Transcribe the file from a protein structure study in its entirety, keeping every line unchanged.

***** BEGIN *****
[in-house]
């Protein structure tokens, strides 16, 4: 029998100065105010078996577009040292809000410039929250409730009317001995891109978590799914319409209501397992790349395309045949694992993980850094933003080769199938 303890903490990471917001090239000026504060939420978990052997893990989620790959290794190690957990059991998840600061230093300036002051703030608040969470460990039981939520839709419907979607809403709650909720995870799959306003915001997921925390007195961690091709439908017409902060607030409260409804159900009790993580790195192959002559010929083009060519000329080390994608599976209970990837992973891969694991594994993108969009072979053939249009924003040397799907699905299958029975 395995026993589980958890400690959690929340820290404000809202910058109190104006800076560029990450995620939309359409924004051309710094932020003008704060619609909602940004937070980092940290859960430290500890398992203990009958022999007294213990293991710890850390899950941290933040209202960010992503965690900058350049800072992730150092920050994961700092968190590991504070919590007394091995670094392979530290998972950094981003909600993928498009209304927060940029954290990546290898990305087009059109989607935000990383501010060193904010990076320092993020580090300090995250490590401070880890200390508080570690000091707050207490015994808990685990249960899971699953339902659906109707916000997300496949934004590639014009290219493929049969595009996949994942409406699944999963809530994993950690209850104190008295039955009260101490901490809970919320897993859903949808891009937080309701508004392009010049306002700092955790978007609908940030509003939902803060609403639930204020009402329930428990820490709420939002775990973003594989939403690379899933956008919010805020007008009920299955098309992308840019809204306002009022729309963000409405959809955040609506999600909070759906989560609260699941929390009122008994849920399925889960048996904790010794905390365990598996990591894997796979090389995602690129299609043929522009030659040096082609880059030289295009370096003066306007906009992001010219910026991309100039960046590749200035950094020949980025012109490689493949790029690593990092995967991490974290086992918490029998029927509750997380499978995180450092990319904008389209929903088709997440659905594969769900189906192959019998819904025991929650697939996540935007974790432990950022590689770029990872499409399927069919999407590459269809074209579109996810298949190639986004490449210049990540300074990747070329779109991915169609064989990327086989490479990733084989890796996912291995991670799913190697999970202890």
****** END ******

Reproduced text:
[in-house]
């Protein structure tokens, strides 16, 4: 029998100065105010078996577009040292809000410039929250409730009317001995891109978590799914319409209501397992790349395309045949694992993980850094933003080769199938 303890903490990471917001090239000026504060939420978990052997893990989620790959290794190690957990059991998840600061230093300036002051703030608040969470460990039981939520839709419907979607809403709650909720995870799959306003915001997921925390007195961690091709439908017409902060607030409260409804159900009790993580790195192959002559010929083009060519000329080390994608599976209970990837992973891969694991594994993108969009072979053939249009924003040397799907699905299958029975 395995026993589980958890400690959690929340820290404000809202910058109190104006800076560029990450995620939309359409924004051309710094932020003008704060619609909602940004937070980092940290859960430290500890398992203990009958022999007294213990293991710890850390899950941290933040209202960010992503965690900058350049800072992730150092920050994961700092968190590991504070919590007394091995670094392979530290998972950094981003909600993928498009209304927060940029954290990546290898990305087009059109989607935000990383501010060193904010990076320092993020580090300090995250490590401070880890200390508080570690000091707050207490015994808990685990249960899971699953339902659906109707916000997300496949934004590639014009290219493929049969595009996949994942409406699944999963809530994993950690209850104190008295039955009260101490901490809970919320897993859903949808891009937080309701508004392009010049306002700092955790978007609908940030509003939902803060609403639930204020009402329930428990820490709420939002775990973003594989939403690379899933956008919010805020007008009920299955098309992308840019809204306002009022729309963000409405959809955040609506999600909070759906989560609260699941929390009122008994849920399925889960048996904790010794905390365990598996990591894997796979090389995602690129299609043929522009030659040096082609880059030289295009370096003066306007906009992001010219910026991309100039960046590749200035950094020949980025012109490689493949790029690593990092995967991490974290086992918490029998029927509750997380499978995180450092990319904008389209929903088709997440659905594969769900189906192959019998819904025991929650697939996540935007974790432990950022590689770029990872499409399927069919999407590459269809074209579109996810298949190639986004490449210049990540300074990747070329779109991915169609064989990327086989490479990733084989890796996912291995991670799913190697999970202890």